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#AceBreakingNews – Five defendants were arrested following an investigation by the Gangmasters and Labour Abuse Authority
Five people suspected of recruiting and exploiting vulnerable Indian students to work in Welsh care home have been handed slavery and trafficking risk orders by a court.
- 22:31, 6 FEB 2023
- Updated22:56, 6 FEB 2023
The defendants are originally from the state of Kerala in India and have links to care homes in Abergele, Pwllheli, Llandudno, and Colwyn Bay, either by working there themselves or having a direct link to someone who works in them. Two of the defendants, a husband and wife, also supplied workers through a recruitment agency.
The five defendants were arrested following an investigation by the Gangmasters and Labour Abuse Authority (GLAA) which said tackling the exploitation of workers in care homes is one of its top priorities.
Mold Magistrates Court heard concerns had been raised about appearance of more than 50 of Indian students who always appeared to be hungry at work and who were not being paid correctly or were having wages withheld.
Husband and wife Mathew Issac, aged 32, and Jinu Cherian, aged 30, both of Cae Eithin, Abergele; Eldhose Cherian, aged 25, of Abererch Road, Pwllheli; Eldhose Kuriachan, aged 25, of Abererch Road, Pwllheli; and 47-year-old Jacob Liju of Lon Ceredigion, Pwllheli, were all made the subjects of indefinite slavery orders. The GLAA said criminal charges have not so far been brought but inquiries are ongoing.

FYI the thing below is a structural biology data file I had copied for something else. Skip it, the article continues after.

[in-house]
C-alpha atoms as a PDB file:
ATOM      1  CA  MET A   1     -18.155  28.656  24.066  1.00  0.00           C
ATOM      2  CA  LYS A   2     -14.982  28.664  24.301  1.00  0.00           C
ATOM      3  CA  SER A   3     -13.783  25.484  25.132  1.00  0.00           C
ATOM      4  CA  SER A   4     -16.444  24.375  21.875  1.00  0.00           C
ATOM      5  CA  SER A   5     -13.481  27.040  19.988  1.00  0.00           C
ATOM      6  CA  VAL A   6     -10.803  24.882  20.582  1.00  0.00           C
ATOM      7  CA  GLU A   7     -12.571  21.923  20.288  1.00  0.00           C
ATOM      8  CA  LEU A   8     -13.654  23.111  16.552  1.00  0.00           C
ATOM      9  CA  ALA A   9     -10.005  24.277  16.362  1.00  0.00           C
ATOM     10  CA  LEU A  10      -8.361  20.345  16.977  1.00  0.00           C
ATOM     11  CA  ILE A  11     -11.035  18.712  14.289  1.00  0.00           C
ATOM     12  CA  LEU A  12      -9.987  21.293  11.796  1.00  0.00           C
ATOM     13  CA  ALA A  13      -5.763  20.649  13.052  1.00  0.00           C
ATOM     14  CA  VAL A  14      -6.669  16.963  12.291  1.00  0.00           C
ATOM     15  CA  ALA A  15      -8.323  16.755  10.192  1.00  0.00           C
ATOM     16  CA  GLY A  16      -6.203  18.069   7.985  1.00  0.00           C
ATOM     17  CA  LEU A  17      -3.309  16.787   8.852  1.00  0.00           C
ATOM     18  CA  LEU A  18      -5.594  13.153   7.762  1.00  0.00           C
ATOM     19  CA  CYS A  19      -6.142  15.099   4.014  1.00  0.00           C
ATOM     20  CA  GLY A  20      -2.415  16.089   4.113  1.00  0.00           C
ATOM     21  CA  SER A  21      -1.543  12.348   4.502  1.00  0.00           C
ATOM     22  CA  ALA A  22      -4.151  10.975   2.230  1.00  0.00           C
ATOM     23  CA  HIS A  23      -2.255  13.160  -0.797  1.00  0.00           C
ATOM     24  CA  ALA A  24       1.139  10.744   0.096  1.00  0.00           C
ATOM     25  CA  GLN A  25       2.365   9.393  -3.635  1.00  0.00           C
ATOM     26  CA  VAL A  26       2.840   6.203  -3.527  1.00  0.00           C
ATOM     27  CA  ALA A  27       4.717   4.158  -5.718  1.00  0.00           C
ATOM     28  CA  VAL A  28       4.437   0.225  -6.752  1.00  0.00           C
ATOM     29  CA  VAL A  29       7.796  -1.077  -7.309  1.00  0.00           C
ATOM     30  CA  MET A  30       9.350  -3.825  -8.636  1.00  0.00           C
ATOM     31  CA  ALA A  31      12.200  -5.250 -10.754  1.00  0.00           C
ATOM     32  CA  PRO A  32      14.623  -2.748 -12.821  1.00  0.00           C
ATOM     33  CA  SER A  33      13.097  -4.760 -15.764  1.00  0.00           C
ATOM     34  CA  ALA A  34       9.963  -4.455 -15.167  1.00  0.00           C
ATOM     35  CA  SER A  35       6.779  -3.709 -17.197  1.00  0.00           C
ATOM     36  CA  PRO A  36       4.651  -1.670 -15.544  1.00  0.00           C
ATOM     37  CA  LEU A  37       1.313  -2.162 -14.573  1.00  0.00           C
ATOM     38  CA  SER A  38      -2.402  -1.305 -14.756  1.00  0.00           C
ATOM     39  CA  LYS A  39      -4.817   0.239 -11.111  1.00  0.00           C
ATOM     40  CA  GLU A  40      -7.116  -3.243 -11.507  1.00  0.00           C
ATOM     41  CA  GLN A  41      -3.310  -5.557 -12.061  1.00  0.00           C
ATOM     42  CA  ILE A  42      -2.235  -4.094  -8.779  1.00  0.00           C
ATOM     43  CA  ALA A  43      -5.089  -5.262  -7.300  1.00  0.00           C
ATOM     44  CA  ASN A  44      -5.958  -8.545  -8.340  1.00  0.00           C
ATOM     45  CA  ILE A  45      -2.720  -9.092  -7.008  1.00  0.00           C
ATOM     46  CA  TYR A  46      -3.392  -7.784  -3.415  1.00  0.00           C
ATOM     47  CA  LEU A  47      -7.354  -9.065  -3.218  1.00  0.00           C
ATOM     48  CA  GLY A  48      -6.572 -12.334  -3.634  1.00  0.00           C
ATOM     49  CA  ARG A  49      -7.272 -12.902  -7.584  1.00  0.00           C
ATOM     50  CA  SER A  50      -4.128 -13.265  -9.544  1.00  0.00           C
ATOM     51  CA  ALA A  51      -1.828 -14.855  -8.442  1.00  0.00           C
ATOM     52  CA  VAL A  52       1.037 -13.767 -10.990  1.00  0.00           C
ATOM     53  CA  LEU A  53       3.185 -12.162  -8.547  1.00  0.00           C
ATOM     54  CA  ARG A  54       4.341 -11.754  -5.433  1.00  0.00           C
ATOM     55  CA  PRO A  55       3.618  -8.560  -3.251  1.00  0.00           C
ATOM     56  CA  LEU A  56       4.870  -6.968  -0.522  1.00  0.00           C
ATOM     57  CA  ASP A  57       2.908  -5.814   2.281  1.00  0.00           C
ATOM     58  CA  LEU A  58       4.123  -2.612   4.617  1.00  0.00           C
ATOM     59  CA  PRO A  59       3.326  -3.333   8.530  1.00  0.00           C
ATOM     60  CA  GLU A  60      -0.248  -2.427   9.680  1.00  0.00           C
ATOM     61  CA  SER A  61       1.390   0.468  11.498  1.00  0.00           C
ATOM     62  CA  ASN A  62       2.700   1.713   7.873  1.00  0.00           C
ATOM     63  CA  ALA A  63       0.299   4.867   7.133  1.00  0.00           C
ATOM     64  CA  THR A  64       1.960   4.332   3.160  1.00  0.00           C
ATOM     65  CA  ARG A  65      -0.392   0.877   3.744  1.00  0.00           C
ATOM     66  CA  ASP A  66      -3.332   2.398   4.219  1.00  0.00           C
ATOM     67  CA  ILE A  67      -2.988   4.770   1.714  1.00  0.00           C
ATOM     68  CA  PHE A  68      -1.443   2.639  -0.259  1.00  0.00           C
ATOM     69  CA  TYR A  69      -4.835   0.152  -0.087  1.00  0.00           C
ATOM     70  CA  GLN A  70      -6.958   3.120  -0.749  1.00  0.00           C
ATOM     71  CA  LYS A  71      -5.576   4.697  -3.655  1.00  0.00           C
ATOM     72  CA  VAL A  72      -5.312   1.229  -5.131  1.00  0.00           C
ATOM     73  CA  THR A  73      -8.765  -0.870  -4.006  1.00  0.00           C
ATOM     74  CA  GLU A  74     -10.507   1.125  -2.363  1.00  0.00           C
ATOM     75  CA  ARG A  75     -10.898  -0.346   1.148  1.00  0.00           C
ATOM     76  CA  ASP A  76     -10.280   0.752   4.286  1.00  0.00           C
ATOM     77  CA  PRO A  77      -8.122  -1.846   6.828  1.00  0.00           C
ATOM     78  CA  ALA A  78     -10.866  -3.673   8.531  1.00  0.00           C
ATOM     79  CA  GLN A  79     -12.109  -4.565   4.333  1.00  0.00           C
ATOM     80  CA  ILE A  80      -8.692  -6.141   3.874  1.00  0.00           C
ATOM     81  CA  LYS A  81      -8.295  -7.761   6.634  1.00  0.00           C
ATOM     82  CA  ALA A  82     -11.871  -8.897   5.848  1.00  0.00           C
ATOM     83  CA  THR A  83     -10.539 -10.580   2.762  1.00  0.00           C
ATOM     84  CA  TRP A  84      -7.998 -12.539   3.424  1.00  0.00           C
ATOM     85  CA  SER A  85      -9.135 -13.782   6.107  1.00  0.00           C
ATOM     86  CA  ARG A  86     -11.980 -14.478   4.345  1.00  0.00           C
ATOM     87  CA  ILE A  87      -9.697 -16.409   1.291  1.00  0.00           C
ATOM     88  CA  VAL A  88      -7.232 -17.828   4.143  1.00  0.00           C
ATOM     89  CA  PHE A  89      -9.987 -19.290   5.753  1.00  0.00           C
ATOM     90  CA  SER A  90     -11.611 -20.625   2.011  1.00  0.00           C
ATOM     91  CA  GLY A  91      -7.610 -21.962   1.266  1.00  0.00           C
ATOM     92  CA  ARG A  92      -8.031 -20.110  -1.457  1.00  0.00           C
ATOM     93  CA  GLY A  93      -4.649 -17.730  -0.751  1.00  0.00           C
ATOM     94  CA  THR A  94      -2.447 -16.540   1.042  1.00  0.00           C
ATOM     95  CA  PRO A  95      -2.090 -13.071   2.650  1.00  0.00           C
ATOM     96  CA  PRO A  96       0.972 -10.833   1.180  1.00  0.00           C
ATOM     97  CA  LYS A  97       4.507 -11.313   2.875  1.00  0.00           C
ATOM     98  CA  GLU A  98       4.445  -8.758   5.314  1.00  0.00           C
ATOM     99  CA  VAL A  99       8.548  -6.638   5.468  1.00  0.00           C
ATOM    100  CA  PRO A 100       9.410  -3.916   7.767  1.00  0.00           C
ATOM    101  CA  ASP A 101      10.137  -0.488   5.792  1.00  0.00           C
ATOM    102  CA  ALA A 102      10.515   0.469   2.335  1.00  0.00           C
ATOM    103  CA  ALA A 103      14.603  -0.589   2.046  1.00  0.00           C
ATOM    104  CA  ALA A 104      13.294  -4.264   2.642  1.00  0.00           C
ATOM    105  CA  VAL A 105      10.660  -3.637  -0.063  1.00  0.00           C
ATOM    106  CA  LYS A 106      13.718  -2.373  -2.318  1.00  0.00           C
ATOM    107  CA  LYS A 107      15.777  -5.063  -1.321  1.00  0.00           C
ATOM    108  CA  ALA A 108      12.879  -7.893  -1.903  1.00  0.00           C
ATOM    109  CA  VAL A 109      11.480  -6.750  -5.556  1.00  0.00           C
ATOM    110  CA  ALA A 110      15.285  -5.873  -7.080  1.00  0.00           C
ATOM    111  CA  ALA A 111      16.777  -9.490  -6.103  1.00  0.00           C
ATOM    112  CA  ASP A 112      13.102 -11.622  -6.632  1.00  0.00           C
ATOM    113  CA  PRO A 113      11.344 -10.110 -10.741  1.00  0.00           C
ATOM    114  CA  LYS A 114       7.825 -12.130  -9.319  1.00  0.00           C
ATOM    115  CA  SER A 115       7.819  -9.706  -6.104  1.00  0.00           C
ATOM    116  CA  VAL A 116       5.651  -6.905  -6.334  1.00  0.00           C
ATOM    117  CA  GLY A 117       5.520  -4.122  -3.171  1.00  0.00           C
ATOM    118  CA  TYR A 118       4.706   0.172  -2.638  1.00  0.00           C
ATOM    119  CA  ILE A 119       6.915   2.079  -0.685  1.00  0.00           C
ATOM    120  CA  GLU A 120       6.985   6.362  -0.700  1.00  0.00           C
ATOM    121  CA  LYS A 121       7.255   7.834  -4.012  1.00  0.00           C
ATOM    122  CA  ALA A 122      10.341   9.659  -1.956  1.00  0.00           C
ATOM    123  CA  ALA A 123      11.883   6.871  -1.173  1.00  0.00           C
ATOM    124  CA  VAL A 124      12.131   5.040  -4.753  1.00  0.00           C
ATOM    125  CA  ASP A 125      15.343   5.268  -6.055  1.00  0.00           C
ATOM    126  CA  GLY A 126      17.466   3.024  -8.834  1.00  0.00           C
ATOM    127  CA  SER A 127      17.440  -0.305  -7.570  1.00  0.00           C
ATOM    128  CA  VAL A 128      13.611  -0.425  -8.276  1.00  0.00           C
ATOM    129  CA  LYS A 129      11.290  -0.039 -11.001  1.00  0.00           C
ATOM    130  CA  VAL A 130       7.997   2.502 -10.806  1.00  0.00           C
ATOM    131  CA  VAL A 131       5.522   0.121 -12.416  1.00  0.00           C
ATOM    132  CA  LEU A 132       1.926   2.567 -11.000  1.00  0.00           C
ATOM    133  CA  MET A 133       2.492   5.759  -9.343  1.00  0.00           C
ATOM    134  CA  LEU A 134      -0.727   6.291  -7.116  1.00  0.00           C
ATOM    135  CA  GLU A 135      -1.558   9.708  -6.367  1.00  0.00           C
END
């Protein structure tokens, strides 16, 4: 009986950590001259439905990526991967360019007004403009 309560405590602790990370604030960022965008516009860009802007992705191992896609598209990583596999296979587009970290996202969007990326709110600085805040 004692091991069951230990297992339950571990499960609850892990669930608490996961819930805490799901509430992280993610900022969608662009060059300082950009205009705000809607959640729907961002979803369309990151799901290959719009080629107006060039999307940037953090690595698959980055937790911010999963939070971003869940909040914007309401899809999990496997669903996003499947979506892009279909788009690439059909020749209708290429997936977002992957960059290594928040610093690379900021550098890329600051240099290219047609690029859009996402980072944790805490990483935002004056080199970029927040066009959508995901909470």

The orders impose a series of prohibitions on the defendants including banning them from attempting to contact complainants and witnesses; from arranging travel for anyone other than for themselves or their immediate family; and from renting or subletting any property or rooms to anyone other than immediate family members. They are also banned from coercing, instructing or engaging anyone else to carry out any of the prohibited actions on their behalf. Breaching a slavery and trafficking order is a criminal offence carrying a maximum penalty of five years in prison
Speaking after the orders were granted, GLAA senior investigating officer Martin Plimmer said:
” We are all aware that staffing levels have been a cause concern in the care sector for some time, and have not been helped by the Covid pandemic. Unfortunately, where labour shortages exist, there is an increased risk of opportunists using the situation for their own financial gain, usually at the expense of workers that they are exploiting.
“Tackling the exploitation of workers in care homes is one of the GLAA’s top priorities, and this order is crucial in restricting the activities of those we suspect would otherwise commit slavery or trafficking offences. Through our investigations, we have concluded that such an order is proportionate to protect further workers from being potentially exploited and abused.”
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